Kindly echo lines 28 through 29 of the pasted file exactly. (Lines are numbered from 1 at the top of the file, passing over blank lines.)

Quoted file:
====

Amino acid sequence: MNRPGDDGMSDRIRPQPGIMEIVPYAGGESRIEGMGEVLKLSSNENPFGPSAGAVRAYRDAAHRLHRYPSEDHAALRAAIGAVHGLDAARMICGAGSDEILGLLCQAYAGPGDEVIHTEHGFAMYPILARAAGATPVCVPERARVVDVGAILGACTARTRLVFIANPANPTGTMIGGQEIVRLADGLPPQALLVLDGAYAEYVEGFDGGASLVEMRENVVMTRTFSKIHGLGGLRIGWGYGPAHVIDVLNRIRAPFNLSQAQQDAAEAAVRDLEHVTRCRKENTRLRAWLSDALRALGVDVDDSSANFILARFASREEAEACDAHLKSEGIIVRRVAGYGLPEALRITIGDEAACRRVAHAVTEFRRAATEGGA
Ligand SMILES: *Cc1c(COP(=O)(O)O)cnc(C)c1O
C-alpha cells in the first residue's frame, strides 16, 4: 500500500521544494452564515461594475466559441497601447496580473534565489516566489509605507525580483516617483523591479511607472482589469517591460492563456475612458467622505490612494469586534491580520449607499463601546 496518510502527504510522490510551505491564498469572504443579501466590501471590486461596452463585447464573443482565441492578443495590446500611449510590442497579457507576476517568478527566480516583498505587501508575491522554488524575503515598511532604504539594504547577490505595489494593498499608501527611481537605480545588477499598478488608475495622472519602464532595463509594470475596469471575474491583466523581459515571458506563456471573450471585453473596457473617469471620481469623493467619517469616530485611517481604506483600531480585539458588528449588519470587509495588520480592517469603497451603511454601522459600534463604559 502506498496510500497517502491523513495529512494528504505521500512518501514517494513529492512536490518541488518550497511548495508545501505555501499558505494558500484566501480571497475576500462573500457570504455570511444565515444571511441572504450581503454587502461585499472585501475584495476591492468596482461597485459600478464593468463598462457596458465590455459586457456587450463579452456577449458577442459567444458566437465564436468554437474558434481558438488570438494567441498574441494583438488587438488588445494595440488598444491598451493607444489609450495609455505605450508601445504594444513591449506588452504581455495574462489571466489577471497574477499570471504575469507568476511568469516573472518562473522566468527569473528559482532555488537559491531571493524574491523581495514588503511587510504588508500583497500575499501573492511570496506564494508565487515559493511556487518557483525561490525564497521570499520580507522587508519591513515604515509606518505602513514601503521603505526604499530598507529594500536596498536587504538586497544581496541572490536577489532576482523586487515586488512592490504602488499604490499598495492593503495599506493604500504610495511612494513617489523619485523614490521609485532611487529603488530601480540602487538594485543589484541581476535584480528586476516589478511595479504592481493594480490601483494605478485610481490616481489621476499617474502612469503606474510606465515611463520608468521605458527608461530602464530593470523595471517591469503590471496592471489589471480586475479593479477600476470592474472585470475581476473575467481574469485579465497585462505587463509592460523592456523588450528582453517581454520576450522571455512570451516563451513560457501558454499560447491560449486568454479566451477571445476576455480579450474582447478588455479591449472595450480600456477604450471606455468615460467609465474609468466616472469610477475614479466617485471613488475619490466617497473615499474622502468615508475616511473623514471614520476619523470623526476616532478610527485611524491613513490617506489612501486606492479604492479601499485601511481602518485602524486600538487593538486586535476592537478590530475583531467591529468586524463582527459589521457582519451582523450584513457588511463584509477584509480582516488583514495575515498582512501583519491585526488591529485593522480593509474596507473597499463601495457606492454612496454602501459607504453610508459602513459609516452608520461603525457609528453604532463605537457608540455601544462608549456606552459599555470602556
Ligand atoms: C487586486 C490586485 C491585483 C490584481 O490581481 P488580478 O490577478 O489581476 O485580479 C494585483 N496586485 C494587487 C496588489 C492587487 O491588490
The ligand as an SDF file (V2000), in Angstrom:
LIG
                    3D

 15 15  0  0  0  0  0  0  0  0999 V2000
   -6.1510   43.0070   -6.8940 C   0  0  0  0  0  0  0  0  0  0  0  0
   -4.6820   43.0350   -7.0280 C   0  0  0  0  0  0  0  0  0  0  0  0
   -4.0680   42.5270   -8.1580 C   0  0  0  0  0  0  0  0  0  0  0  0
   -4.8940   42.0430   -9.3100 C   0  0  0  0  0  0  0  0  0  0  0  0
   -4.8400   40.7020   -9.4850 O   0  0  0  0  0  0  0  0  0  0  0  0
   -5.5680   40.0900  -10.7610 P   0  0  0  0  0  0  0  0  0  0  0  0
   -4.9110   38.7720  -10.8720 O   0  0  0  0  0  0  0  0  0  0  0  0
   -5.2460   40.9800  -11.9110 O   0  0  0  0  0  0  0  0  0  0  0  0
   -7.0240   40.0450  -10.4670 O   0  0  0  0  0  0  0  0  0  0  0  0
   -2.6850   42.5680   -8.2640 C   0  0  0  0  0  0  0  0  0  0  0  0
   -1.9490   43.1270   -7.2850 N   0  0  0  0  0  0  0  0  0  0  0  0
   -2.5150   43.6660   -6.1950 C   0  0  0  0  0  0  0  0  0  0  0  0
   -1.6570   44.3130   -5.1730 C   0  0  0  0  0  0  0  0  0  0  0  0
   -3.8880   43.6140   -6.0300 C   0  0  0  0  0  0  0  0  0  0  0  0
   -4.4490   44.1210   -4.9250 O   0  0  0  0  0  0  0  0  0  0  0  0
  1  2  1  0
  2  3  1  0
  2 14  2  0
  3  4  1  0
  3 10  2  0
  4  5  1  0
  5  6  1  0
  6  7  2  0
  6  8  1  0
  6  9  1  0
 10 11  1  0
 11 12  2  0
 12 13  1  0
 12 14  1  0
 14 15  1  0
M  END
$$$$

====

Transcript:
  3 10  2  0
  4  5  1  0